What about the Common Core?


What about the Common Core?

St. John Bosco School will not adopt the Common Core, in whole or in part.


It is our desire to provide children the clear instruction they need and plenty of practice to reach mastery of mathematical skills. 


Later in their school careers students are ready to analyze their own thinking, make comparisons, and understand complex relationships in problem-solving.  The foundation laid in the early years gives Bosco students the tools they need to engage in those tasks most effectively--when they are developmentally ready to do so.



"There are many things I can write about St. John Bosco School.  I wanted to let you know what a hidden gem this school is in our community.  I know the building isn't impressive, and we don't have white boards, or smart boards, or a computer lab or even the latest technologies, however my son came from a school that had all of the above, but now he has so much more.  He has the love of learning and an opportunity to become what God wants him to be."  a St. John Bosco parent


Parents are rightly very concerned about the new Common Core Standards, accepted by New York State for use in public schools, and also accepted by many local private schools.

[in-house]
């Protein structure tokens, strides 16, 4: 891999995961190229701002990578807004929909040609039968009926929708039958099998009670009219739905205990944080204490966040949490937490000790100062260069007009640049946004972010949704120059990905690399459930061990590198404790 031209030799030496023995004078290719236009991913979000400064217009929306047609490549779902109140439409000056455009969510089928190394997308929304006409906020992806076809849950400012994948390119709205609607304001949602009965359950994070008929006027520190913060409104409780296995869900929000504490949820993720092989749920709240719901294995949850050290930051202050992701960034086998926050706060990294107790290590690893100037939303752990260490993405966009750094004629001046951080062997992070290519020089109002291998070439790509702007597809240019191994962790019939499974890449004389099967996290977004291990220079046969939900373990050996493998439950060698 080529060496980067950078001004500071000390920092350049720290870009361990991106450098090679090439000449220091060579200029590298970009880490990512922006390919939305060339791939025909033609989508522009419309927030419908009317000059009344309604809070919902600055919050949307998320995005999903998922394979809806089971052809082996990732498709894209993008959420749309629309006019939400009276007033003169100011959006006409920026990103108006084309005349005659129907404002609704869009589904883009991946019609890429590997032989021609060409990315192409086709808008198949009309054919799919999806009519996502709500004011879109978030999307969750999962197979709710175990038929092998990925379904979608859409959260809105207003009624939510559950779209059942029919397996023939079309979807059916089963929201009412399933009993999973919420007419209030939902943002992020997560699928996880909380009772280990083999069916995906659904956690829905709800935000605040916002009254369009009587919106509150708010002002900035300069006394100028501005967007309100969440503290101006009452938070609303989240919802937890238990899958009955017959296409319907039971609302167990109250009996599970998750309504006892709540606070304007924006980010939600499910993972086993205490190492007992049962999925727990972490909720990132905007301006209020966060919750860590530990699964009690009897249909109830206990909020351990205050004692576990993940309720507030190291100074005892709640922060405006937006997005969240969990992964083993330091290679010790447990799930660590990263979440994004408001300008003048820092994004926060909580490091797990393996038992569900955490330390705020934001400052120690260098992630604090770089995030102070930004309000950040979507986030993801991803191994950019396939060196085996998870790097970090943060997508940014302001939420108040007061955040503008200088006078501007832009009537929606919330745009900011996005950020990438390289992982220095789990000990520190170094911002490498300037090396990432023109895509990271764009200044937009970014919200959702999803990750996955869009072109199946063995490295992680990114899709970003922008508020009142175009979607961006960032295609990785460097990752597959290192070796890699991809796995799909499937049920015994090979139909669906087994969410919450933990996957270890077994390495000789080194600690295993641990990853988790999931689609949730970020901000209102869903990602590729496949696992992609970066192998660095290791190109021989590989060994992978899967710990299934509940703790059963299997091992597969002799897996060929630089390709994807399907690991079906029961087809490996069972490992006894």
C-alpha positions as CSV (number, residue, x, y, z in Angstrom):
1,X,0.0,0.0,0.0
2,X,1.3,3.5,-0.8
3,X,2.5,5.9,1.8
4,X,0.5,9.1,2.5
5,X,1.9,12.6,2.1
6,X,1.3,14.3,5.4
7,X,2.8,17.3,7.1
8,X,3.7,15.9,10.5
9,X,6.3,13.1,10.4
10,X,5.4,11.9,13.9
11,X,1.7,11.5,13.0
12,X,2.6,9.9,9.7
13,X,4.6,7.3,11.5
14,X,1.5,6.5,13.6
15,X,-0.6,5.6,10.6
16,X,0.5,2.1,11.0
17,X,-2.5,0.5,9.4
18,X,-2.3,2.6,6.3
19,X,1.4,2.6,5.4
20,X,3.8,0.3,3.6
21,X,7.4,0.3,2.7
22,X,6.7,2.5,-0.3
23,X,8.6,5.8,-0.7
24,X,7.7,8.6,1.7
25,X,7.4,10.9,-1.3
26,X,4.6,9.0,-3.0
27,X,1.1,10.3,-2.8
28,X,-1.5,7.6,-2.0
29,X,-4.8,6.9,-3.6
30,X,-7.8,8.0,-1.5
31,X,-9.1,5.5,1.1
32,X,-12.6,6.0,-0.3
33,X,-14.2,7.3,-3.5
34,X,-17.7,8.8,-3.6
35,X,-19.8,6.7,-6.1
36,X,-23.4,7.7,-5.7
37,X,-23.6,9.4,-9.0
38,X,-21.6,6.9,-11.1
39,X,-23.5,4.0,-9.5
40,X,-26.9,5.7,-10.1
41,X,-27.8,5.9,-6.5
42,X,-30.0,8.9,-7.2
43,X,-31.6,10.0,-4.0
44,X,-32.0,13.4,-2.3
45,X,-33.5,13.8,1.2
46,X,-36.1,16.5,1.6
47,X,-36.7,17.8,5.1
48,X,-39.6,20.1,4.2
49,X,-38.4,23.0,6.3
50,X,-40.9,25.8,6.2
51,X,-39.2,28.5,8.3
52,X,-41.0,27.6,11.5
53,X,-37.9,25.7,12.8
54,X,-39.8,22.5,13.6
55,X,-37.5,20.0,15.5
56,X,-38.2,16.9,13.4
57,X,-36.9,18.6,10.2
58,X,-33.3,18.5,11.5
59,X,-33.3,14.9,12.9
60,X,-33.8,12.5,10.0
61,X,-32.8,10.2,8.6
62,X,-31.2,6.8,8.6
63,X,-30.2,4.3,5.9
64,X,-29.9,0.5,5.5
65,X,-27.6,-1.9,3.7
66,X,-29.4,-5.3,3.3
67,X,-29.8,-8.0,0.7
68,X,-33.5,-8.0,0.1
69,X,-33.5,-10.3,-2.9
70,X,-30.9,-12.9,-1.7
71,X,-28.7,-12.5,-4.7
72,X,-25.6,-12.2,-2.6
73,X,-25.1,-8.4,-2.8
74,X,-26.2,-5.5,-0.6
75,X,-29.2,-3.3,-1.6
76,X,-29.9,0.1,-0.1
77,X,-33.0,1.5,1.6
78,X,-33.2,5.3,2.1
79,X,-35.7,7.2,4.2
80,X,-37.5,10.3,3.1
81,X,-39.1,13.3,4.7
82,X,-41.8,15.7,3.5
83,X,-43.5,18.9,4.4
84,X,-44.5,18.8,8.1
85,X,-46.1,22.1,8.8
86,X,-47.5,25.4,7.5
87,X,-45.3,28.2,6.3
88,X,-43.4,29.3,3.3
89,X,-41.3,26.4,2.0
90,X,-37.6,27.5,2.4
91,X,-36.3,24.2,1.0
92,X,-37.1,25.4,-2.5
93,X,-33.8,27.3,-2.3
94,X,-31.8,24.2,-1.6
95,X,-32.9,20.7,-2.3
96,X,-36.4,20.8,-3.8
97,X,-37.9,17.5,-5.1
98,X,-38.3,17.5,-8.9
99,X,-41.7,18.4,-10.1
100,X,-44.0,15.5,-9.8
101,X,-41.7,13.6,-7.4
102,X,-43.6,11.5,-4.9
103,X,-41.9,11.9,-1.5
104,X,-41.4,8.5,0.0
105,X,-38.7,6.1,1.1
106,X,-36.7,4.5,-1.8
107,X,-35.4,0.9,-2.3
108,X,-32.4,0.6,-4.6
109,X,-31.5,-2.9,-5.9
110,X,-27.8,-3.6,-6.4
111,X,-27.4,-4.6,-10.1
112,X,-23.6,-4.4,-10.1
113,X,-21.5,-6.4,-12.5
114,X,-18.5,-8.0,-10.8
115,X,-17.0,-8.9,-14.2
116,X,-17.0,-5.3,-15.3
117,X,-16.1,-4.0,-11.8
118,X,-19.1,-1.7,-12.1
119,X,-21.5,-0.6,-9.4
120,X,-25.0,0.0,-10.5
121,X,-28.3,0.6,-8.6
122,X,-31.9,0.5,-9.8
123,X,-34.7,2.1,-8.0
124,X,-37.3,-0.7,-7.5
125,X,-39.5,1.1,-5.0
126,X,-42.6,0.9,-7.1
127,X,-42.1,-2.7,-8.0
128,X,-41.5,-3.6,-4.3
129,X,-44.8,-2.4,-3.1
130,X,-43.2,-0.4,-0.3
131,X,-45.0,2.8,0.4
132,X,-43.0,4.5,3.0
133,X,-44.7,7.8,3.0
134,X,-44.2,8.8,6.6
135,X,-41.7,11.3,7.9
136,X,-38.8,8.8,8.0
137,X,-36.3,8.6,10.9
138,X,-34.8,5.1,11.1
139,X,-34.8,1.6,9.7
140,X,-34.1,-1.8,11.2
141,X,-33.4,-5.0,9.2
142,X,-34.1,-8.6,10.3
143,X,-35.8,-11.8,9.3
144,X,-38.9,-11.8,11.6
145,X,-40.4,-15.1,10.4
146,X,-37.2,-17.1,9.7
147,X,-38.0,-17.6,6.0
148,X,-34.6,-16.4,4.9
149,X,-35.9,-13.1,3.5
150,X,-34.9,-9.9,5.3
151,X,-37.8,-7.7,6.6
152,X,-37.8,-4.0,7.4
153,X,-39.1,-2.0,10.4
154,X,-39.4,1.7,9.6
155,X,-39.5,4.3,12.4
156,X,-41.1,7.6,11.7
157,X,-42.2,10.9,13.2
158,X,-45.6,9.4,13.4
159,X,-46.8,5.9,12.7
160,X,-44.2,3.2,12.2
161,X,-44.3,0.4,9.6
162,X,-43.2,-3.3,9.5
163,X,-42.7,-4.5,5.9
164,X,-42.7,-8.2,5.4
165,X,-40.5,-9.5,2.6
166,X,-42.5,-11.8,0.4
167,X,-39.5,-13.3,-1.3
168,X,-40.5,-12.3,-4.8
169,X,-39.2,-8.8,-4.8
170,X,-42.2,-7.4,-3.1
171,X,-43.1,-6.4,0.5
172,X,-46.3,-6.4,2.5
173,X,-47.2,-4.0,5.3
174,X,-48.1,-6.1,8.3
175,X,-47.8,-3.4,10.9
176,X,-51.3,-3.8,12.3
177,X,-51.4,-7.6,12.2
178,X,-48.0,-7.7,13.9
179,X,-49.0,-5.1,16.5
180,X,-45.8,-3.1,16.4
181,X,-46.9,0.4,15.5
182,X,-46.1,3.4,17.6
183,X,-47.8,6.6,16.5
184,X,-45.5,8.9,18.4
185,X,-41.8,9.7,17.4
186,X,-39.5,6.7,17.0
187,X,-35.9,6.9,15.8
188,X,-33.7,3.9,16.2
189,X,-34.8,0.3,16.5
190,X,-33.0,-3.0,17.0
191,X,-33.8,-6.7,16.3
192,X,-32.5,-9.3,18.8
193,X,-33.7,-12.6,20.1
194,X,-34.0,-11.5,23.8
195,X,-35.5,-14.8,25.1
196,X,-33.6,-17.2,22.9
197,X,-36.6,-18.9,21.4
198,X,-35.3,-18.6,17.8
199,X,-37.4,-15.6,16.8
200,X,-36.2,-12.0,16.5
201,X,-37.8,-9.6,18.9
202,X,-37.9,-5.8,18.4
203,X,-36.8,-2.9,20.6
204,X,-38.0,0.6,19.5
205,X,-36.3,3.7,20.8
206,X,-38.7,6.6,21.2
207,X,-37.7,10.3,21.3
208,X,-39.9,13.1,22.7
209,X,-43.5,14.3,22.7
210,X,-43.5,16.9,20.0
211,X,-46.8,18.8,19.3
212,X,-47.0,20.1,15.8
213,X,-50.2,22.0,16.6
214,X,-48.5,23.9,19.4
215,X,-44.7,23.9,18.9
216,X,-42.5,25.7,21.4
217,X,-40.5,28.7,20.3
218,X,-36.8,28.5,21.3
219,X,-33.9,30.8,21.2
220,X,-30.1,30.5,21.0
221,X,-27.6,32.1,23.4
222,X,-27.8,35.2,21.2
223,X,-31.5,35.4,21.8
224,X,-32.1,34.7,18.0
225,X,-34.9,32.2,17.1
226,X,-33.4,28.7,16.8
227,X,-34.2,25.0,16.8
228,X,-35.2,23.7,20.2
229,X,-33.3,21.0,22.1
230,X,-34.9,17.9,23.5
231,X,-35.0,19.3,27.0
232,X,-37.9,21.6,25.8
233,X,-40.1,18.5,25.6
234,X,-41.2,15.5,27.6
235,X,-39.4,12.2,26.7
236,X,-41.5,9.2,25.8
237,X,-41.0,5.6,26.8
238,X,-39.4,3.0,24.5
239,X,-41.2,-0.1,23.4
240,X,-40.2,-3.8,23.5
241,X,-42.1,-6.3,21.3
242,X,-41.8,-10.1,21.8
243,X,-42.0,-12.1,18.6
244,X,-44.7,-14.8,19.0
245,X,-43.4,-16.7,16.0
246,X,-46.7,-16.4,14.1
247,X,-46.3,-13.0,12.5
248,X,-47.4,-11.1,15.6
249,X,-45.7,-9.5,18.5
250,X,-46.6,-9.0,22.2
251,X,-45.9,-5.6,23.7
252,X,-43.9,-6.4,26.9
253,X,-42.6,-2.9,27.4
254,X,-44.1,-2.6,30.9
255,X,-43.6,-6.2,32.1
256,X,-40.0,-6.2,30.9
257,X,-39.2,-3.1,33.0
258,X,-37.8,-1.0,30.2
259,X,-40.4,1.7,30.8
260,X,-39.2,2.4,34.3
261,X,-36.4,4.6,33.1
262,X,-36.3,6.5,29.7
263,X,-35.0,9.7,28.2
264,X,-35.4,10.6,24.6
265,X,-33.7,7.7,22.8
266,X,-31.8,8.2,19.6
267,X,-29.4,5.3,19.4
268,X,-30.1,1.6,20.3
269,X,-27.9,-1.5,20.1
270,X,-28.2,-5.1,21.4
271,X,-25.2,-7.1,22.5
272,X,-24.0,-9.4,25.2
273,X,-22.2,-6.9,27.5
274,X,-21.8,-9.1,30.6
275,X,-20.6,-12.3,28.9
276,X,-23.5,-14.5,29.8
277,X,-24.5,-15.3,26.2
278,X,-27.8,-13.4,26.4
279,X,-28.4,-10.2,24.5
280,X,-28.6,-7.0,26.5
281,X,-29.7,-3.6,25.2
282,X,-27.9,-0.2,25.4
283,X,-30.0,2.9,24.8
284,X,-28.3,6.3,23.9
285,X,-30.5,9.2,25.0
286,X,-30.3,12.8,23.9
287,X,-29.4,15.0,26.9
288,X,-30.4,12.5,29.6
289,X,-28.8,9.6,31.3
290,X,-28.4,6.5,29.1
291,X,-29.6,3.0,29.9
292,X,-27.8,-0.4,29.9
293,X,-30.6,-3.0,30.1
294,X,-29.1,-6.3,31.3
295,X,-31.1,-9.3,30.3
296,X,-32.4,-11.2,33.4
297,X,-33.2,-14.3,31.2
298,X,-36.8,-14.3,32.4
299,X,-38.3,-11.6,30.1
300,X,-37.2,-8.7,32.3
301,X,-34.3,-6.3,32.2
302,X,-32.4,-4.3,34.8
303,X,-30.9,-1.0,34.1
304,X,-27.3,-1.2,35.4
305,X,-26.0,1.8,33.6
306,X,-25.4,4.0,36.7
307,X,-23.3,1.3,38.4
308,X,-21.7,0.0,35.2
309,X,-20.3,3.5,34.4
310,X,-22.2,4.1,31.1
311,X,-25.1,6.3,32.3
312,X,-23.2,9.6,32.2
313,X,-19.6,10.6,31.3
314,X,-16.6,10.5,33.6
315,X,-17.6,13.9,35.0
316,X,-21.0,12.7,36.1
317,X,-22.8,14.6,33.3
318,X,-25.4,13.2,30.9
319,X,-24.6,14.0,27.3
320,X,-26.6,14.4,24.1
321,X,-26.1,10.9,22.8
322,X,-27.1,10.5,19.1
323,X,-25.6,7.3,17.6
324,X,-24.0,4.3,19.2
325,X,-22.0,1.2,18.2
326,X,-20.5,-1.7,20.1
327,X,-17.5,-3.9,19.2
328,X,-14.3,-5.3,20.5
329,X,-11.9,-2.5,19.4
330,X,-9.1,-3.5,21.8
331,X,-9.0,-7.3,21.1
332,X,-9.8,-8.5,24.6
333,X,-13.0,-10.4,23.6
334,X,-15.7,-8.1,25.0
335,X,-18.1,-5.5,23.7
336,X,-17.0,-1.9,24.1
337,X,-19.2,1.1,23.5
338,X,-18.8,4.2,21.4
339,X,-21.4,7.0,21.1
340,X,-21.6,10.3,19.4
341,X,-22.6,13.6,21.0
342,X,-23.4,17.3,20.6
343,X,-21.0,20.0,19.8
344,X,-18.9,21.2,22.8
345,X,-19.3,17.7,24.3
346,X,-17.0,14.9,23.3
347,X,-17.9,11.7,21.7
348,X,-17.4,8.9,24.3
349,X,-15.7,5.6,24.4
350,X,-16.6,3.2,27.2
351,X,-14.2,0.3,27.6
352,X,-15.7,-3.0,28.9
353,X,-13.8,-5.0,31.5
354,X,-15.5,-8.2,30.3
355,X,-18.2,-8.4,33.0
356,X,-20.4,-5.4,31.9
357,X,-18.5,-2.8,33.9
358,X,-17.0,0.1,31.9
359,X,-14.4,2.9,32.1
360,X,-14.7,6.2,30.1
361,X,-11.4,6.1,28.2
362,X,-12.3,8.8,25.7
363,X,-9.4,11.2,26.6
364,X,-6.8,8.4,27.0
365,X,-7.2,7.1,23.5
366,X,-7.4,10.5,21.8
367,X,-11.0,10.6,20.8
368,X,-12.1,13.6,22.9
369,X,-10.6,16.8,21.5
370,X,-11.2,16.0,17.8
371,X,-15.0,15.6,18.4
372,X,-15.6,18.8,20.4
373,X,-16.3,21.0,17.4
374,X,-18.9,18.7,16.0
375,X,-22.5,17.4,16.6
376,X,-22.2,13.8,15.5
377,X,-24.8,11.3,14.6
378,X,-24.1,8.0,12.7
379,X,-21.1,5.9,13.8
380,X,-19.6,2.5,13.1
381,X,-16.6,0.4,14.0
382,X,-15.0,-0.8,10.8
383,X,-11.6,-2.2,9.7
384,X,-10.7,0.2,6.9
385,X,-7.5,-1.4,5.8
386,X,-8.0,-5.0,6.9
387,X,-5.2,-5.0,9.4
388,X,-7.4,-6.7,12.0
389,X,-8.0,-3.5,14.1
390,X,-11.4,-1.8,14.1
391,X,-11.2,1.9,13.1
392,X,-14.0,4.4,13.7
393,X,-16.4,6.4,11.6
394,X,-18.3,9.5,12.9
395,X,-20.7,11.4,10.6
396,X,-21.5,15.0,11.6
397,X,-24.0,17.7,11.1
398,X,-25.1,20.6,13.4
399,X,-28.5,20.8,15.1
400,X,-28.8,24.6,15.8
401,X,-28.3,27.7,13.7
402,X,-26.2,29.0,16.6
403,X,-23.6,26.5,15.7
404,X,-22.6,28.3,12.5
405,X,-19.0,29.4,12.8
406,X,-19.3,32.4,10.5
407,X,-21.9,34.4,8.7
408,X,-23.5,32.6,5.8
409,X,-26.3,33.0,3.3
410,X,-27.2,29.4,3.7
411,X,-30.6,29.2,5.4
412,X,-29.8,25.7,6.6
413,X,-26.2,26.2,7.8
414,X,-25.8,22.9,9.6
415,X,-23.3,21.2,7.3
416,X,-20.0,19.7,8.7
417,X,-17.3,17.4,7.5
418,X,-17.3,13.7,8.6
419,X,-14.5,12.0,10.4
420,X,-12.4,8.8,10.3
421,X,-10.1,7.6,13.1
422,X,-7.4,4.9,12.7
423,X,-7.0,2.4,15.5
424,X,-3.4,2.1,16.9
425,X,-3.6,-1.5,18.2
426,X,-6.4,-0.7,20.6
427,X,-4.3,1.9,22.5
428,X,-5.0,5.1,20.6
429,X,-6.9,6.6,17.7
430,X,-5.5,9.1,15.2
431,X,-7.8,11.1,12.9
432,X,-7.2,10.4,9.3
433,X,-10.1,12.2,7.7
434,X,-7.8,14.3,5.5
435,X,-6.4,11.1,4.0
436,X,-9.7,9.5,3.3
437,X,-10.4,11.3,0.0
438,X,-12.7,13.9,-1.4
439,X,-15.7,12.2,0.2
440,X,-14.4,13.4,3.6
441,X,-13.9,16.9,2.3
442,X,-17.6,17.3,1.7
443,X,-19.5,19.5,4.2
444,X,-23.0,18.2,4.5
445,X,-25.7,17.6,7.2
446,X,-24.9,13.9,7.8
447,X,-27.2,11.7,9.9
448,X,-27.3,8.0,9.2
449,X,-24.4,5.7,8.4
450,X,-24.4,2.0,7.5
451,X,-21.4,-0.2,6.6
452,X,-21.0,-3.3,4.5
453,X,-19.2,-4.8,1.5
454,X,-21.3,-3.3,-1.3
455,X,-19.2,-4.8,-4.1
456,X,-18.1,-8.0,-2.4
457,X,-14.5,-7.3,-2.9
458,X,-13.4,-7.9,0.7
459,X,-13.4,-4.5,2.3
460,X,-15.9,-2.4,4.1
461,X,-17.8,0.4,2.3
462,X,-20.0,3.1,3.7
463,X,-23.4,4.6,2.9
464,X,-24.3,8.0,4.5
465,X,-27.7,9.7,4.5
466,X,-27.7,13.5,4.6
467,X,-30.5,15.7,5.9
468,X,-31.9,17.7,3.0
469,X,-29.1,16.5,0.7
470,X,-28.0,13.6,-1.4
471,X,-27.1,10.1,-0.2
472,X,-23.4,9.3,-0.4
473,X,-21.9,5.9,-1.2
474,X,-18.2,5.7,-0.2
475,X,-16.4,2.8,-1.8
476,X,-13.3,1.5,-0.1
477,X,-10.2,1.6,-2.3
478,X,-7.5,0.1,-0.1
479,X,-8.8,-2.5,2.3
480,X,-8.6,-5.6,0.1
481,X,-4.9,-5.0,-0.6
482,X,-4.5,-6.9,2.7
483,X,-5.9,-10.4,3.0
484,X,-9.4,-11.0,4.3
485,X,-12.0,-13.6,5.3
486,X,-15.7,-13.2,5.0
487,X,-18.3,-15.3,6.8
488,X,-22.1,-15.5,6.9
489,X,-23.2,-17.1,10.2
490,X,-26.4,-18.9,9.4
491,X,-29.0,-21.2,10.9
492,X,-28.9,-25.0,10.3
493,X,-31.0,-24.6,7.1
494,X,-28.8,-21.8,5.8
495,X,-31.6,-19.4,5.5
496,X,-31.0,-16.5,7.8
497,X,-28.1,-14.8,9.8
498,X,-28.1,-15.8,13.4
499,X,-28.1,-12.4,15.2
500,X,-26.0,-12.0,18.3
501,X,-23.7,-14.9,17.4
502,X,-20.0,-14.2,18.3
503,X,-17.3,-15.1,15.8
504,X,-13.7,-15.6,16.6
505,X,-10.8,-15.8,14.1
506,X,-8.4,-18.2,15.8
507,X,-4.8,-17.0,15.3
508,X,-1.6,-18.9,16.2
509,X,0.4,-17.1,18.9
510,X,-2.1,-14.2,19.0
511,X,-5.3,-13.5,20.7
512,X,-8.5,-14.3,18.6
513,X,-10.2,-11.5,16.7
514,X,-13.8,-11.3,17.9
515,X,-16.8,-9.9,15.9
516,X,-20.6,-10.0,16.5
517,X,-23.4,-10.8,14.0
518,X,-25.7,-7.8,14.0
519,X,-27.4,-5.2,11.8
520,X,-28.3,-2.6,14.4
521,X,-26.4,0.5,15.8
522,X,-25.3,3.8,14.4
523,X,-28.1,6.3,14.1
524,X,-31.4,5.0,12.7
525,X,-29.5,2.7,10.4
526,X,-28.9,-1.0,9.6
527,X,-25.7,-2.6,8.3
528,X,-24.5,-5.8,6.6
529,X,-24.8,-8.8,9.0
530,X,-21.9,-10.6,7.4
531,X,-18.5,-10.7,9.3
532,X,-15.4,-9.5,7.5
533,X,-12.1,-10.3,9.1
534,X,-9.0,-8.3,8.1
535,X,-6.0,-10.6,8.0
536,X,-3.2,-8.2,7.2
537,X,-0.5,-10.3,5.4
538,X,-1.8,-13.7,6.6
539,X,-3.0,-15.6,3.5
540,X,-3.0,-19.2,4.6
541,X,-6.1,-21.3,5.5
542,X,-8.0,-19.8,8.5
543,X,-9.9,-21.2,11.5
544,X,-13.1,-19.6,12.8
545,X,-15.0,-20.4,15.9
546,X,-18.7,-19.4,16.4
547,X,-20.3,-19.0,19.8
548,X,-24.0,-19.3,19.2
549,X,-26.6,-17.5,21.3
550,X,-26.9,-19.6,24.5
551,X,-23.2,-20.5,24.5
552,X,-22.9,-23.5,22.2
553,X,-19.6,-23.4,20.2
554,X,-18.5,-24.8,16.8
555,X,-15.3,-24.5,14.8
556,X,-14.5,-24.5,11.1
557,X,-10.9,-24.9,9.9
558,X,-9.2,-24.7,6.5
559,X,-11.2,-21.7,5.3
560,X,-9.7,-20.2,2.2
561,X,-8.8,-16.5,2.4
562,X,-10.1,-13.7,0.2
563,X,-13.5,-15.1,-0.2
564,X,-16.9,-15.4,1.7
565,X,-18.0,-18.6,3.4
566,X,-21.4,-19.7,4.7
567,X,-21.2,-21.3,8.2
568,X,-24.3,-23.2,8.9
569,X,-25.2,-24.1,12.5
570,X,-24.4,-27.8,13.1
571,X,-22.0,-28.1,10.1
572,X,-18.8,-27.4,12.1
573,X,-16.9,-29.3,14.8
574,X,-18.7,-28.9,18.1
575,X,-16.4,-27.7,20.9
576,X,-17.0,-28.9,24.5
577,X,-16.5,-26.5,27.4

At St. John Bosco we hold our classical curriculum in very high regard.  We will not adopt the Common Core Standards now or in the future.


Put simply, while Common Core intends to make students college and career ready, our Educational Plan has the vision to make students vocation and heaven ready. 


For more details about Common Core and its implications, we recommend the information linked below.  Articles about the value of classical eduation are included as well.


Catholic is our Core  website of The Cardinal Newman Society:  Promoting and Defending Faithful Catholic Education

"Well-intentioned proponents of adopting the Common Core in Catholic schools have argued that Catholic identity can be “infused” into the Core.  This approach misses the point that authentic Catholic identity is not something that can be added to education built around thoroughly secular standards, but that our faith must be the center of—and fundamental to—everything that a Catholic school does."  Read more


Jane Robbins Stop Common Core Series at the American Principles Project

"Liberate Liberal Arts from the Myth of Irrelevance" by Elsa Nunez, writing for The Christian Science Monitor

"A Classical Eduation:  Back to the Future" by Stanley Fish, writing in The New York Times

"A response to 'Catholic Education, the Common Core and the New Evangelization'" by Matt C. Abbott on the Renew America website